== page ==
When you join a Medical Cost Sharing Plan there is no guarantee of payment. These plans are not regulated by the Department of Insurance in your state. Plus, there is no reserve requirement. That means that your plan has no legal requirement to maintain a certain amount of money with which to pay member’s medical bills.

While it is possible for a Medical Cost Sharing plan to lack the funds needed to pay claims, the best of these plans (health sharing plans/ministries) have never failed to pay a member’s medical bills. Medical Cost Sharing plans keep administrative costs to a minimum so that more of the member’s monthly payment can go to pay medical bills. And there is less red tape in paying medical bills.

One feature of medical cost sharing plans results in members having a far better healthcare experience than with health insurance. The best of these plans takes the middleman out of the doctor – patient relationship. There is no one second guessing the recommendations of your doctor. Let me give you an example.

My daughter has been trying to find out why she has been experiencing a lot of pain.  Her doctor wants her to get an MRI but her insurance company has declined the request. She had to visit a second doctor and get a second opinion that agrees with the first doctor. The second doctor had to resubmit. With Medical Cost Sharing the first doctor would have ordered the MRI, she would have gotten it and the Medical Cost Sharing community would have sent her check for any amounts beyond her responsibility. Simple!

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Is Medical Cost Sharing More Affordable Than Health Insurance?

In a word the answer is yes! Medical Cost Sharing is far more affordable than health insurance. It is more affordable both in the monthly cost and member out-of-pocket liability.

Imagine that you are a healthy 40-year-old, non-smoker who is comparing a health insurance and a medical cost sharing solution.

Major Insurance Co

$289 Monthly Premium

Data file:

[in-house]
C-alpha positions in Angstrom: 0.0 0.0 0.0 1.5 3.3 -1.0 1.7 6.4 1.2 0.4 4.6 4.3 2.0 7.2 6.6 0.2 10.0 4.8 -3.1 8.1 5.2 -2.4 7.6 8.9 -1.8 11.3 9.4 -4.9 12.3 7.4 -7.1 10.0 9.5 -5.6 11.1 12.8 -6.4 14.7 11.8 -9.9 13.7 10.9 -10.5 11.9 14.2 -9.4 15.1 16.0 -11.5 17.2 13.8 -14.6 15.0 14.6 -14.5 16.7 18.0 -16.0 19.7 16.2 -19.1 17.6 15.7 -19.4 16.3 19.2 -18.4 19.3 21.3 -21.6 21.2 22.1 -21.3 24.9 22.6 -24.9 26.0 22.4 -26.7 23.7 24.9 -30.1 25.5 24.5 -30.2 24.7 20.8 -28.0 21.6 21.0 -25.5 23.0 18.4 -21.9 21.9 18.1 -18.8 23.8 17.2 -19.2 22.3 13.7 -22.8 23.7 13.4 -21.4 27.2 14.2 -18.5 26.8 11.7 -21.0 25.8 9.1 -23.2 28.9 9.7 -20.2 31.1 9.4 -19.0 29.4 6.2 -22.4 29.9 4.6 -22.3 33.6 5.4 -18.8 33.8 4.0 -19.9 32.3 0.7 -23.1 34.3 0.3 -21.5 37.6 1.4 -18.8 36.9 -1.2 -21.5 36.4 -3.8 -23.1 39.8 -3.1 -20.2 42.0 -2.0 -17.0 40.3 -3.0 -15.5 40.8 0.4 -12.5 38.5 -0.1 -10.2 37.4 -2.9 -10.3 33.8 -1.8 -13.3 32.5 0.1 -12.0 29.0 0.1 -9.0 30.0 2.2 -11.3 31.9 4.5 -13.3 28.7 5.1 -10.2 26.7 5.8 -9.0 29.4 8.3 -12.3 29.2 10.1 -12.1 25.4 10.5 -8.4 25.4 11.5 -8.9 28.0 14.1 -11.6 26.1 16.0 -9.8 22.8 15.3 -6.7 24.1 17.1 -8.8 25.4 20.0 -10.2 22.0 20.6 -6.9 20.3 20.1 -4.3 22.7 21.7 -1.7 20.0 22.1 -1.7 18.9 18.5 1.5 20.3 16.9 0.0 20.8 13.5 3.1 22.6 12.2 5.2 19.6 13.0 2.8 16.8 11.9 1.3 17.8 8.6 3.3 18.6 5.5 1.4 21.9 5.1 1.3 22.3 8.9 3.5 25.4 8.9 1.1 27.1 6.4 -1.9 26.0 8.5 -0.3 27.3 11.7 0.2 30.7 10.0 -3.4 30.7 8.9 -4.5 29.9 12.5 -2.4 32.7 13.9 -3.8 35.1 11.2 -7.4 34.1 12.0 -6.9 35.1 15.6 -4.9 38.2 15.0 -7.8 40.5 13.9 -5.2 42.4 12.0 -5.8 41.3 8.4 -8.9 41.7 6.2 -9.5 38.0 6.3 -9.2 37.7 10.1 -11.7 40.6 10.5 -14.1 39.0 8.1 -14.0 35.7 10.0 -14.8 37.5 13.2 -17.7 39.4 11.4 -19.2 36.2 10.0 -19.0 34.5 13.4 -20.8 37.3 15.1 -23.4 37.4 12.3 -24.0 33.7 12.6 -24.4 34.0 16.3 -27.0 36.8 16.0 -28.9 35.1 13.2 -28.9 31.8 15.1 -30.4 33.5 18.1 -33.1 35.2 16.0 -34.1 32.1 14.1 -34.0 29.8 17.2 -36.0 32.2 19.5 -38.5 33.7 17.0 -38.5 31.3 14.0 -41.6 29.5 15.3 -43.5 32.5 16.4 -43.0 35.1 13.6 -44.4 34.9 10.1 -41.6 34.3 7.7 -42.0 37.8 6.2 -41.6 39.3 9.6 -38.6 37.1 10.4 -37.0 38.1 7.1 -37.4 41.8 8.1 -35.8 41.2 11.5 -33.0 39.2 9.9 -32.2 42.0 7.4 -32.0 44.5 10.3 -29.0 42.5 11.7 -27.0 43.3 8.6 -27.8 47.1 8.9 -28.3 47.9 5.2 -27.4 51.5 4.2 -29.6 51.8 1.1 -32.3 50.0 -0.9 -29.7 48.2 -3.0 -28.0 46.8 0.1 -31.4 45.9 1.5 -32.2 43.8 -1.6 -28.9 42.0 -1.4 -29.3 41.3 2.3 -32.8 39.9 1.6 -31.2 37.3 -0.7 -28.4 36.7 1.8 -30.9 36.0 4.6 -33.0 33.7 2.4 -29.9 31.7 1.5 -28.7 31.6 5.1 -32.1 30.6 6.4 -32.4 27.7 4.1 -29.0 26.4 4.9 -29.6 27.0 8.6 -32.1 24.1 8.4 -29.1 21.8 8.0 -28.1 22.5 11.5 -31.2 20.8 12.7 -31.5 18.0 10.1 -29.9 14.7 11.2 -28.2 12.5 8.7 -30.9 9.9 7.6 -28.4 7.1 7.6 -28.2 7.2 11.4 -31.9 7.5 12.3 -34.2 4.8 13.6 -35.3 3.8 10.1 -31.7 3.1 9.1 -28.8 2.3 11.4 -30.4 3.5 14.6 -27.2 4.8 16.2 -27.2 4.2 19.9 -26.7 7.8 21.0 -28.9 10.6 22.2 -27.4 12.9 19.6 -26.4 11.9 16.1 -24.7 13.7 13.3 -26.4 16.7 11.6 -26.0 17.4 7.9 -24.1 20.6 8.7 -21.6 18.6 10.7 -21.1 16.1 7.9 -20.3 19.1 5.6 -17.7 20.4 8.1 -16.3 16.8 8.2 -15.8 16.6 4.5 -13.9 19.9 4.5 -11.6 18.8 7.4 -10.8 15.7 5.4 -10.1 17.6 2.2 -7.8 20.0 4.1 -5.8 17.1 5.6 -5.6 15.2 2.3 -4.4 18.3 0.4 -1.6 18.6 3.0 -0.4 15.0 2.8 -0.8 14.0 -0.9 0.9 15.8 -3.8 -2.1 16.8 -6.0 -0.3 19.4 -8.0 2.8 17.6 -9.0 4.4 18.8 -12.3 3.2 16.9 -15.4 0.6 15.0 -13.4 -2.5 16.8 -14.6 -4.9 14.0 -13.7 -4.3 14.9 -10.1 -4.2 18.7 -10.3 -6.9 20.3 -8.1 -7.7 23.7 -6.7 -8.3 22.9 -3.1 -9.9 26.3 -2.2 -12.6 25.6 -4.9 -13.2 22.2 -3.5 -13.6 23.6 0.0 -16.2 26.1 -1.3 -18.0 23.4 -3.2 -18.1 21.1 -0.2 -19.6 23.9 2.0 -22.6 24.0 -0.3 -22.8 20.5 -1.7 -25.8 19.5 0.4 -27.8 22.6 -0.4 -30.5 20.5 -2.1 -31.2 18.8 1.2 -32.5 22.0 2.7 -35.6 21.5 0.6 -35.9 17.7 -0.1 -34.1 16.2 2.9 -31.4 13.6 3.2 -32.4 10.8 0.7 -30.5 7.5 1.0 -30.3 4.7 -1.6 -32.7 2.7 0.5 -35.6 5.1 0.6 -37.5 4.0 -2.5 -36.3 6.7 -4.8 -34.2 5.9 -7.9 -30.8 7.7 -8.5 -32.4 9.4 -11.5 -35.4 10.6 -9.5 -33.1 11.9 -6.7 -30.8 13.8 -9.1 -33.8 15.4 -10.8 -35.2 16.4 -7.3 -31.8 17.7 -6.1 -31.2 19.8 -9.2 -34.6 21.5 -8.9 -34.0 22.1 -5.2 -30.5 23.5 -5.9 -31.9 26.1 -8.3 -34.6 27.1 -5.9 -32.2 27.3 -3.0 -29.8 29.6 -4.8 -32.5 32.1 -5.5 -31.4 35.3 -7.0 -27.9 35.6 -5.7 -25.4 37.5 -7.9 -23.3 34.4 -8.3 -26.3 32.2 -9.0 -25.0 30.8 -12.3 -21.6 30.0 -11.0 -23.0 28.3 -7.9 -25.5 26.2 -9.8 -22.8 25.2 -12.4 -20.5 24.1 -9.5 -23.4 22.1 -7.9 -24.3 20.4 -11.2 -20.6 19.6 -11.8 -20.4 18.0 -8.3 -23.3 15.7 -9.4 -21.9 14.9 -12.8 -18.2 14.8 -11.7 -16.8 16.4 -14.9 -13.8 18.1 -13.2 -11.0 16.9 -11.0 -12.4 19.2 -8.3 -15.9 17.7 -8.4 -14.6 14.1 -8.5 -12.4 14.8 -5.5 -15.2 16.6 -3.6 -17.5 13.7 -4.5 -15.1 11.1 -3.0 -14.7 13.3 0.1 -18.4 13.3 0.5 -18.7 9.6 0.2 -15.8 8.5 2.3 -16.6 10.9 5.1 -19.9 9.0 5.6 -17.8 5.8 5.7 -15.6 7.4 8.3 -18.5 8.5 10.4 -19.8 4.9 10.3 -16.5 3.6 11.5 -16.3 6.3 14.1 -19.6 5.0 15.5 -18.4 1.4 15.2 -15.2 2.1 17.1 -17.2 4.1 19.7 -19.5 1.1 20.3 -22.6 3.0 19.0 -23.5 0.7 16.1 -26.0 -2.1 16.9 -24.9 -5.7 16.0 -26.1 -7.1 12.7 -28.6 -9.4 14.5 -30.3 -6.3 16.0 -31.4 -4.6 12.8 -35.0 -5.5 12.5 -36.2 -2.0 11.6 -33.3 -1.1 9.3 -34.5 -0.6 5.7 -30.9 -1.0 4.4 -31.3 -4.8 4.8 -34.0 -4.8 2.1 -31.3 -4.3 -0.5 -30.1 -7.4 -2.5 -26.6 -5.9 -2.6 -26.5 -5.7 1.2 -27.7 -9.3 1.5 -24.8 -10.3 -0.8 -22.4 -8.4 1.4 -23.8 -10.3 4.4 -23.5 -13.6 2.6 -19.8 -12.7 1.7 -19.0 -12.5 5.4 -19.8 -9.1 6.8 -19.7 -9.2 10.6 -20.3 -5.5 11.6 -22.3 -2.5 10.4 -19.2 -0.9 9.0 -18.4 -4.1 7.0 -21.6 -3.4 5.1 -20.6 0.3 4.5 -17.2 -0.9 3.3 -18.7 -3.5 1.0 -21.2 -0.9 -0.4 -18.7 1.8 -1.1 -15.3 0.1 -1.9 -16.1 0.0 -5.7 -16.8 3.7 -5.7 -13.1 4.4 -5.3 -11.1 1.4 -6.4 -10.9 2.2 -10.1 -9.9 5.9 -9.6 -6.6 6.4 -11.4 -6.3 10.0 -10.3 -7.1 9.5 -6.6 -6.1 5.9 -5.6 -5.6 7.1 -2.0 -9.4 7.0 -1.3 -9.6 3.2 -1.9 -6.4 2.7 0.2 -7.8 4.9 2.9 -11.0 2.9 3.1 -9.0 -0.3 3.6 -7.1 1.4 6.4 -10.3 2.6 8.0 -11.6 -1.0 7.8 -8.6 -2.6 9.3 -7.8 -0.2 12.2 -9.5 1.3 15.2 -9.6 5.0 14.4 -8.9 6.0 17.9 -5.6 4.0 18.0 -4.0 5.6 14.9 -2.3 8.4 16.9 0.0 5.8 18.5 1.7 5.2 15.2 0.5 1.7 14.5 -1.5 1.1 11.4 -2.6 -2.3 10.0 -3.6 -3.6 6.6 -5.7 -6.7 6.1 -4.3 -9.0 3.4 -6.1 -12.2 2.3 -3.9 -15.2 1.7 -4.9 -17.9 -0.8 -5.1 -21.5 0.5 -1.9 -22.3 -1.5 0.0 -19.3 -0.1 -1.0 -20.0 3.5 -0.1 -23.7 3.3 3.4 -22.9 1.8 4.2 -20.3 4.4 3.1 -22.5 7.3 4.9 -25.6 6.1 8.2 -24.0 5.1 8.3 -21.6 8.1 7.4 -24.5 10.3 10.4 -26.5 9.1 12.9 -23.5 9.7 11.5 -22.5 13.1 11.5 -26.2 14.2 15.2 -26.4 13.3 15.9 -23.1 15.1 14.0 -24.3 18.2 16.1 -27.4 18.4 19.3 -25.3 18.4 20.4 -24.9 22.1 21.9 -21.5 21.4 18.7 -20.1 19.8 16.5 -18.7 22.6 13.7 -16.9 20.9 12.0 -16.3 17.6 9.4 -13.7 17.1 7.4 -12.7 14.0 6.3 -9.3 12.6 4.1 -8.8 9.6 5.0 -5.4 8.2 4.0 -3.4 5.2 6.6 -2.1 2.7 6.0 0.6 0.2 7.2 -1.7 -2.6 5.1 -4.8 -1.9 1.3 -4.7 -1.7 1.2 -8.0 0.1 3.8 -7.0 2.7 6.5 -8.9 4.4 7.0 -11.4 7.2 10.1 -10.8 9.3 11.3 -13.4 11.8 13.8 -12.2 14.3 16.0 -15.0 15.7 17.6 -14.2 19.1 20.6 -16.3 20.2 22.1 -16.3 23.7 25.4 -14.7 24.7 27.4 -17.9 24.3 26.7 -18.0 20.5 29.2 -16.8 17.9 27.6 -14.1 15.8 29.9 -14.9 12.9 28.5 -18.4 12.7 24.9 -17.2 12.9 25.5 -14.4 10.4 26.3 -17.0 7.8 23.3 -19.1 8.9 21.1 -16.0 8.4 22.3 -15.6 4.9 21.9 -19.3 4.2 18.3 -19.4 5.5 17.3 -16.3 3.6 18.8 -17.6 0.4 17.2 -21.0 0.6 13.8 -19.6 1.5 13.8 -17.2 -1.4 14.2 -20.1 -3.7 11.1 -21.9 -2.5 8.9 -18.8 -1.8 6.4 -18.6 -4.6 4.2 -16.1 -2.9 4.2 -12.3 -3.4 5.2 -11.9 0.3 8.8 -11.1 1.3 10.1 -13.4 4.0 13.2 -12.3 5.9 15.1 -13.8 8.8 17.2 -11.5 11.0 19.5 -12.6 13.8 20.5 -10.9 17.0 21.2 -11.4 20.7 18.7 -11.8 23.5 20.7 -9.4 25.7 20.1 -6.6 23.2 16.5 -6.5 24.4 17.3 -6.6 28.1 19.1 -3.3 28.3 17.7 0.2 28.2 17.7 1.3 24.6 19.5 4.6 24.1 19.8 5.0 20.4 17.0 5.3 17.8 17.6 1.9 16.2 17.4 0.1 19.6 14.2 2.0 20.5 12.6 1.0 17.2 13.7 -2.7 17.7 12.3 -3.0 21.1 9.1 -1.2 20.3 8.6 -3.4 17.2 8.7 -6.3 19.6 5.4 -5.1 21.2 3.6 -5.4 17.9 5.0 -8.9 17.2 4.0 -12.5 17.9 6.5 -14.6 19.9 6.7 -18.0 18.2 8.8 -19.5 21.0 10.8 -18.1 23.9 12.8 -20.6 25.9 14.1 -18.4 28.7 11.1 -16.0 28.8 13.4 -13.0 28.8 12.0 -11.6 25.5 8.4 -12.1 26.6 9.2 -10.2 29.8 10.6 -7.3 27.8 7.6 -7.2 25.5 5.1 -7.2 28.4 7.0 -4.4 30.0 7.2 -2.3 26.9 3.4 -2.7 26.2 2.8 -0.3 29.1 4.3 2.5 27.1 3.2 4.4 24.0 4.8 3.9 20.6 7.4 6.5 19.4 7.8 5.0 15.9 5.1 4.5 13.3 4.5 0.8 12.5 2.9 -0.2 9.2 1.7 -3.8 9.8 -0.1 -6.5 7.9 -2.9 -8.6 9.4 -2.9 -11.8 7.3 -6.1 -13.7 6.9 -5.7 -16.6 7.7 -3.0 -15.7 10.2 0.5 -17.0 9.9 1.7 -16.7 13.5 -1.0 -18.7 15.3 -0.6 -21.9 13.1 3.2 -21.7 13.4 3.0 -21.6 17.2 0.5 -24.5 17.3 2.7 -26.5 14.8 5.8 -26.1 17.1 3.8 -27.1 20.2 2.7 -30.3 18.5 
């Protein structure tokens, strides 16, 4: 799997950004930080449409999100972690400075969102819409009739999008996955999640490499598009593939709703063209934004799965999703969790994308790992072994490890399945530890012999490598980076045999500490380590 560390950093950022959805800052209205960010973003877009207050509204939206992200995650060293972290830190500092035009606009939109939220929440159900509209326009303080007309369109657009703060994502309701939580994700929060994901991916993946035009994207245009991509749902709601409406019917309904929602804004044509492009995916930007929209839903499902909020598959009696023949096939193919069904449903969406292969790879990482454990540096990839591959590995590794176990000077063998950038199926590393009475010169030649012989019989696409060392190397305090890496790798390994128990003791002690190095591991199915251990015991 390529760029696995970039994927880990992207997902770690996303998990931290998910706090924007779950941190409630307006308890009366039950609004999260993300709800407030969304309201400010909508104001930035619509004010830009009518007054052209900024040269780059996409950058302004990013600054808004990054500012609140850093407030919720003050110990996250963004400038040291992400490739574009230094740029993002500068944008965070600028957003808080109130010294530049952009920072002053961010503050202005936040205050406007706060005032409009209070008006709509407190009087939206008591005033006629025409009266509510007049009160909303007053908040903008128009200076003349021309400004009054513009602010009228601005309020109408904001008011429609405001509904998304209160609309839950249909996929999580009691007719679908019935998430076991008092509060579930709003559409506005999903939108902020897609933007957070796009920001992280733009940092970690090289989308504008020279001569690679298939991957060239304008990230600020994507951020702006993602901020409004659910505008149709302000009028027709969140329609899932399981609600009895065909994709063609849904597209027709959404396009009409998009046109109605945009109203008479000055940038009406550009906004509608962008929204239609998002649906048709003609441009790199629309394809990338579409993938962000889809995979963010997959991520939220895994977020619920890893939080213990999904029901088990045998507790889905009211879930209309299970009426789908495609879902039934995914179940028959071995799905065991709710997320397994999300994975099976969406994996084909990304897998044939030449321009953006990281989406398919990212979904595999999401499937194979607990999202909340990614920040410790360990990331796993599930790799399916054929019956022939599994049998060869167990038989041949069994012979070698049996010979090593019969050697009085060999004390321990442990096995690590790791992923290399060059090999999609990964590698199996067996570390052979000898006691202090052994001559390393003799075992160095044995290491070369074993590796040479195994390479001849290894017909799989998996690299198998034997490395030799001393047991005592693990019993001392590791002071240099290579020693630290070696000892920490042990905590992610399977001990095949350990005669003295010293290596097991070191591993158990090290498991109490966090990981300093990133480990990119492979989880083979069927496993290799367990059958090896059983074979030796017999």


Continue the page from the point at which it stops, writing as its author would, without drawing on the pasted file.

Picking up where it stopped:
Narrow Network

$8,550 Deductible

Subject to the Deductible

Major Insurance Co

$368 Monthly Premium

Limited Network

$8,550 Deductible

 Subject to the Deductible

Cost Share 1

$248 Monthly Cost

Any Provider – No Network

$1000 Member Responsibility Per Event

Subject to the Member Responsibility

Cost Share 2

$319 Monthly Cost

Any Provider – No Network

$1000 Member Responsibility Per Event

Included at Zero cost for primary care

With Medical Cost Share 1 you would have the option to increase the member responsibility to as much as $5000 per event. Doing that would reduce the monthly cost to $166 a month.

If you chose a traditional health insurance with a $2500 deductible, $8,550 maximum out-of-pocket and a $10 office visit copay (closest to the Medical Cost Share 2), the monthly premium would be $540.

The traditional health insurance plan includes coverage for prescription drugs while the Cost Share includes a discount formulary. The question that you must answer is this: is it worth $220 a month ($2640 annually) to have a prescription drug benefit? That will depend on your current health situation.

Medical Cost Sharing Versus Group Health Insurance

If you own a company and have employees you are well aware of the importance of healthcare benefits. According to the Metlife Employee Benefit Trends Study 2020 86% of employees consider health insurance to be a must-have benefit. You can download that study here: https://www.metlife.com/employee-benefit-trends/ebts2020-holistic-well-being-drives-workforce-success/.

The challenge for most employers is that group health insurance is very expensive. If you are looking for a more affordable way to provide healthcare benefits, Medical Cost Sharing can be a great alternative. But there are some distinct differences between Medical Cost Sharing and Group Health Insurance that you must be aware of.